11. 11.  “Once obtained, mens strong use of power may provide yet another barrier for women. Because of the metamorphic effects of power, women, who are more likely to be in powerless positions compared to men, may be perceived as weak, ineffective, and unable to influence others. Indeed, decades of stereotyping research…shows that given no specific information to the contrary, women are perceived to be weak, dependent, passive, and unmanagerial” (Cleveland et. al., 2000, p. 147)
  12. 12.  The Equal Pay Act of 1963 represents one of the first post-World War II attempts to address gender discrimination in the workplace. The act forbids paying men and women different rates for "equal work on jobs the performance of which requires equal skill, effort, and responsibility, and which are performed under similar working conditions."
  13. 13.  The Civil Rights Act of 1964 states that it is illegal for an employer to "fail to hire or discharge an individual, or to discriminate with respect to compensation, terms, conditions, or privileges of employment because of such individuals race, color, gender, religion or national origin."
  14. 14.  The U.S. Equal Employment Opportunity Commission enforces Federal laws prohibiting employment discrimination. These laws protect employees and job applicants against employment discrimination when it involves:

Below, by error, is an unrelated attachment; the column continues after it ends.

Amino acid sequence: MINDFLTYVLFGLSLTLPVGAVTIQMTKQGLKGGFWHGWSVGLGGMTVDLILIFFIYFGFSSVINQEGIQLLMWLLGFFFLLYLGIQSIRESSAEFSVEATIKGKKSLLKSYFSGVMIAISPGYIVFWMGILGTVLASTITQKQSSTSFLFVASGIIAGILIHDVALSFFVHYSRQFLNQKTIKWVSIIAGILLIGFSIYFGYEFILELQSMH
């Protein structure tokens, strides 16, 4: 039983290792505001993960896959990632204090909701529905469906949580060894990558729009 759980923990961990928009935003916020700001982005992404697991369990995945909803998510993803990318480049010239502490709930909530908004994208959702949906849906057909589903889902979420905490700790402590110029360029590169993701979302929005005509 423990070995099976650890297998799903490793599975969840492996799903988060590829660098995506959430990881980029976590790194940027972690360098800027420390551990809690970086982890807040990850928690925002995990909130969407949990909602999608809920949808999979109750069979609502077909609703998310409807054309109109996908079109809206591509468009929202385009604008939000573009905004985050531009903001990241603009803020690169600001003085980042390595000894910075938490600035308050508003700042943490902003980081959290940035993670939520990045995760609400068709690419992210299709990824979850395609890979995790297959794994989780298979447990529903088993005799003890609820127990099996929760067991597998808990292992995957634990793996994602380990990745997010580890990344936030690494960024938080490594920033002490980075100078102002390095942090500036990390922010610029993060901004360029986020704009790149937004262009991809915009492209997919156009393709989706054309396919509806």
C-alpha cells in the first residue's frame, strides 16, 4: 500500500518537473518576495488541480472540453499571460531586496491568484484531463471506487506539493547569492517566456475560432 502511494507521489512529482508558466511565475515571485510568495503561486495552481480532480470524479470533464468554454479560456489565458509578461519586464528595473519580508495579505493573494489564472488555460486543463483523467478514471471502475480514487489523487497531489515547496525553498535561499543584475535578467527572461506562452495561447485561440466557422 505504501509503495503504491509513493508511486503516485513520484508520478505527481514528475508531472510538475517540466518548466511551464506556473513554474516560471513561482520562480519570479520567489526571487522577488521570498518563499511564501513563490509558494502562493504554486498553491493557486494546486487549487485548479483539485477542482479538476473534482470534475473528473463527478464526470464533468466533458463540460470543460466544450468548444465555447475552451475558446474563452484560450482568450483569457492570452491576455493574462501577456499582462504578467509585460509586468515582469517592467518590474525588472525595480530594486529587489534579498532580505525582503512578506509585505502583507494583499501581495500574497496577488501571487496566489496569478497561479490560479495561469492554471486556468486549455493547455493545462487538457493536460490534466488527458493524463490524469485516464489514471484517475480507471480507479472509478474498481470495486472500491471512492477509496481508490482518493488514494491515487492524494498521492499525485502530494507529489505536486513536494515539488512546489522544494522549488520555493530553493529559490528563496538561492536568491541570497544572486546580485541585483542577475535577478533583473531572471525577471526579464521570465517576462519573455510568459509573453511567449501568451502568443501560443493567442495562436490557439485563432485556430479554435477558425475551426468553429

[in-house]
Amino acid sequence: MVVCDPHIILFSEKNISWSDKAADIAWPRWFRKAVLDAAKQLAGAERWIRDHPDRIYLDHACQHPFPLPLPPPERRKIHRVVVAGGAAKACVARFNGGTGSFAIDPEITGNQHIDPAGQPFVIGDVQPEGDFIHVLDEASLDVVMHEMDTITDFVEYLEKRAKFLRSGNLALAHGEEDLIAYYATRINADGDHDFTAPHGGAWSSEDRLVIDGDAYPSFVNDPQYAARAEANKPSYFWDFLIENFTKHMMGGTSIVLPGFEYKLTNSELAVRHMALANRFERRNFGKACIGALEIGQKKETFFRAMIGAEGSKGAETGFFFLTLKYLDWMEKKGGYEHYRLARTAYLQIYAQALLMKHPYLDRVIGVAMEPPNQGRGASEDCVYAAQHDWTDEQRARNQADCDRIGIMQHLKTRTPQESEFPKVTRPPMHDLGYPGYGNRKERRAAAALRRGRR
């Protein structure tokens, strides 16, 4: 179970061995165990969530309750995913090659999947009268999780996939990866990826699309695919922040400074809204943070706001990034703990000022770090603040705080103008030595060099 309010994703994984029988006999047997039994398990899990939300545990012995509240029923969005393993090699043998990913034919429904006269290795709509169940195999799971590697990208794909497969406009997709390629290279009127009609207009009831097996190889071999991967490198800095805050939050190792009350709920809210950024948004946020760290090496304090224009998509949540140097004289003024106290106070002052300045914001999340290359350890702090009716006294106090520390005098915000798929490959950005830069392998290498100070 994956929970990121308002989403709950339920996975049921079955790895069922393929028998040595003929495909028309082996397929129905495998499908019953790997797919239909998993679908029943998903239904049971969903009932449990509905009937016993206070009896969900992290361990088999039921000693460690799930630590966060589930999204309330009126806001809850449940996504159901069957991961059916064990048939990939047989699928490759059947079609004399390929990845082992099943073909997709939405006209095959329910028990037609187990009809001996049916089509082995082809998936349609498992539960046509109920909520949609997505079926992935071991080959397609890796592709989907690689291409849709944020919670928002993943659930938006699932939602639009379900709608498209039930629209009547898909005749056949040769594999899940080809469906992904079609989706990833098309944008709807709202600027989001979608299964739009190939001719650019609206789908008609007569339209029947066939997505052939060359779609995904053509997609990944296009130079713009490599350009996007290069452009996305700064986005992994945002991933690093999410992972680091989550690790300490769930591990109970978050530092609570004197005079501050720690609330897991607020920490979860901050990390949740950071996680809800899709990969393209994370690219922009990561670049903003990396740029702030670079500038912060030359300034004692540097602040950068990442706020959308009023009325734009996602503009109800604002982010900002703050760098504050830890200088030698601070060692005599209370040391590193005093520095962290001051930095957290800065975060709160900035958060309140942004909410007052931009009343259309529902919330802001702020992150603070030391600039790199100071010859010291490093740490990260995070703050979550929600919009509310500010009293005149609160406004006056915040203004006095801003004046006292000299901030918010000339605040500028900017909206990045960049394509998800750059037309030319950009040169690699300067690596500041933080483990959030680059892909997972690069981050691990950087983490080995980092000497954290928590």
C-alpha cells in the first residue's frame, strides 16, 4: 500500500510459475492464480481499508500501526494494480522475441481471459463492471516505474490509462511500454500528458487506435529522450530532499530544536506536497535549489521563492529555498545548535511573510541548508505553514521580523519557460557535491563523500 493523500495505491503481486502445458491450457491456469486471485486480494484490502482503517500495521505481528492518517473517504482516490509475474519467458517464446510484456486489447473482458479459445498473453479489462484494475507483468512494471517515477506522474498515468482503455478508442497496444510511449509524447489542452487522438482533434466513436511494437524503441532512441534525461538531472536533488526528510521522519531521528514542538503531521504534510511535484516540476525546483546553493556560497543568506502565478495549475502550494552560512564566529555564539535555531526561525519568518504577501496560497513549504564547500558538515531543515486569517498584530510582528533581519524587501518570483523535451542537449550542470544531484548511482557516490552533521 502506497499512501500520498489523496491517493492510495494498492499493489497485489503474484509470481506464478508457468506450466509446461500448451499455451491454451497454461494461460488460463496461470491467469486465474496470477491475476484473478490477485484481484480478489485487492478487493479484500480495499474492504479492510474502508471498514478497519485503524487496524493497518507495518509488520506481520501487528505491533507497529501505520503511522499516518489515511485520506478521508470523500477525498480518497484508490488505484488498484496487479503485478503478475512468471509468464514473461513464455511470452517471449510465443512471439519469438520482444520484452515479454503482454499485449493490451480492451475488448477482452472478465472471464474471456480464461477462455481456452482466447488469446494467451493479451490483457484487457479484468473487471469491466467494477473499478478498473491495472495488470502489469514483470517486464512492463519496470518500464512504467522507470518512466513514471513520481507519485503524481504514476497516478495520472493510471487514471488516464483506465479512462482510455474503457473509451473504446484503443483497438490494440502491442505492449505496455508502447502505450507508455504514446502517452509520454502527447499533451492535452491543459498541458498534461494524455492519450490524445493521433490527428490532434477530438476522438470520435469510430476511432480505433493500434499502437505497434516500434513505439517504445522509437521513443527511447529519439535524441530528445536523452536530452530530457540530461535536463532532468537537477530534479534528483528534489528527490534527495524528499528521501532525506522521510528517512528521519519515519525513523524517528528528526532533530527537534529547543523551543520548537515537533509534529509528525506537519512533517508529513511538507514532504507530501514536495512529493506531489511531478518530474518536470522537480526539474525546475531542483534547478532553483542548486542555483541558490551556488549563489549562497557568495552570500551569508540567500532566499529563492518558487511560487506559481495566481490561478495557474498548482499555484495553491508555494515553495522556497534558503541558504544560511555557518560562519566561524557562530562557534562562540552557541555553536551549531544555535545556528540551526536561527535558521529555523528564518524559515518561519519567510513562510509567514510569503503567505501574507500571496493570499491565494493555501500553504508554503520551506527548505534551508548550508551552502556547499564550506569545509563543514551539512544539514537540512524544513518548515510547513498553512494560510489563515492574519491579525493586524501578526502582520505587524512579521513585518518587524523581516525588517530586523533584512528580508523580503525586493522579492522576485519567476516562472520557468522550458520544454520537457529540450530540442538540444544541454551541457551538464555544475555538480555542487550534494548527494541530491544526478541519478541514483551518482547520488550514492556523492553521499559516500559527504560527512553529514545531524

15. 15.  Unfair treatment because of race, color, religion, sex (including pregnancy), national origin, age (40 or older), disability or genetic information. Harassment by managers, co-workers, or others in the workplace, because of race, color, religion, sex (including pregnancy), national origin, age (40 or older), disability or genetic information.
  16. 16.  Denial of a reasonable workplace accommodation that the employee needs because of religious beliefs or disability. Retaliation because the employee complained about job discrimination, or assisted with a job discrimination investigation or lawsuit.
  17. 17.  The FMLA entitles eligible employees of covered employers to take unpaid, job- protected leave for specified family and medical reasons with continuation of group health insurance coverage under the same terms and conditions as if the employee had not taken leave. Eligible employees are entitled to:
  18. 18.  Twelve workweeks of leave in a 12- month period for: › the birth of a child and to care for the newborn child within one year of birth; › the placement with the employee of a child for adoption or foster care and to care for the newly placed child within one year of placement;
  19. 19. › to care for the employee’s spouse, child, or parent who has a serious health condition;› a serious health condition that makes the employee unable to perform the essential functions of his or her job;› any qualifying exigency arising out of the fact that the employee’s spouse, son, daughter, or parent is a covered military member on “covered active duty;” or